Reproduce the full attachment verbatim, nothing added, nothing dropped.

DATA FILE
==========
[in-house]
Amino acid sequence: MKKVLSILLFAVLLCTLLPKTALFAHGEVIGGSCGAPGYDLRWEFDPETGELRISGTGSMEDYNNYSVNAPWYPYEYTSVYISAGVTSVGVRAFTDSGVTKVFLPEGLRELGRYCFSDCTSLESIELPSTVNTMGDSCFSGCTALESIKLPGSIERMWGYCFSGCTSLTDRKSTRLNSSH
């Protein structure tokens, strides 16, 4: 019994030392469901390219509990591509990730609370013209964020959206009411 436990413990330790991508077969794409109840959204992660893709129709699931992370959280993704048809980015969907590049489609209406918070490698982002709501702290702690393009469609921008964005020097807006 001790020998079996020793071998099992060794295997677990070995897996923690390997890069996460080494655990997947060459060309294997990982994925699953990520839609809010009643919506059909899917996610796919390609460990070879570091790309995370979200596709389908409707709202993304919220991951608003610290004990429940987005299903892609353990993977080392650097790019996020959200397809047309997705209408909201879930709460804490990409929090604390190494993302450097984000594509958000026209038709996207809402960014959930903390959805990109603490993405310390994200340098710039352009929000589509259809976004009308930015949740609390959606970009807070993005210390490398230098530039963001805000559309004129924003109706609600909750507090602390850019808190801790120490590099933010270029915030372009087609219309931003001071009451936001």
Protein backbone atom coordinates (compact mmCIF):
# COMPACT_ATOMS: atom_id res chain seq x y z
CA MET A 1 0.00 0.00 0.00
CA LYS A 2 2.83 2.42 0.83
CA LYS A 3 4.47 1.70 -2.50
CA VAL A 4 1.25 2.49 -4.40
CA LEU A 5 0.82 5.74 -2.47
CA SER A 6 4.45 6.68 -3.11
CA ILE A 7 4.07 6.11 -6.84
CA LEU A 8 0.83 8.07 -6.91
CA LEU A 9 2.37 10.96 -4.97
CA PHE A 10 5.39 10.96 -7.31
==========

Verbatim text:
[in-house]
Amino acid sequence: MKKVLSILLFAVLLCTLLPKTALFAHGEVIGGSCGAPGYDLRWEFDPETGELRISGTGSMEDYNNYSVNAPWYPYEYTSVYISAGVTSVGVRAFTDSGVTKVFLPEGLRELGRYCFSDCTSLESIELPSTVNTMGDSCFSGCTALESIKLPGSIERMWGYCFSGCTSLTDRKSTRLNSSH
């Protein structure tokens, strides 16, 4: 019994030392469901390219509990591509990730609370013209964020959206009411 436990413990330790991508077969794409109840959204992660893709129709699931992370959280993704048809980015969907590049489609209406918070490698982002709501702290702690393009469609921008964005020097807006 001790020998079996020793071998099992060794295997677990070995897996923690390997890069996460080494655990997947060459060309294997990982994925699953990520839609809010009643919506059909899917996610796919390609460990070879570091790309995370979200596709389908409707709202993304919220991951608003610290004990429940987005299903892609353990993977080392650097790019996020959200397809047309997705209408909201879930709460804490990409929090604390190494993302450097984000594509958000026209038709996207809402960014959930903390959805990109603490993405310390994200340098710039352009929000589509259809976004009308930015949740609390959606970009807070993005210390490398230098530039963001805000559309004129924003109706609600909750507090602390850019808190801790120490590099933010270029915030372009087609219309931003001071009451936001």
Protein backbone atom coordinates (compact mmCIF):
# COMPACT_ATOMS: atom_id res chain seq x y z
CA MET A 1 0.00 0.00 0.00
CA LYS A 2 2.83 2.42 0.83
CA LYS A 3 4.47 1.70 -2.50
CA VAL A 4 1.25 2.49 -4.40
CA LEU A 5 0.82 5.74 -2.47
CA SER A 6 4.45 6.68 -3.11
CA ILE A 7 4.07 6.11 -6.84
CA LEU A 8 0.83 8.07 -6.91
CA LEU A 9 2.37 10.96 -4.97
CA PHE A 10 5.39 10.96 -7.31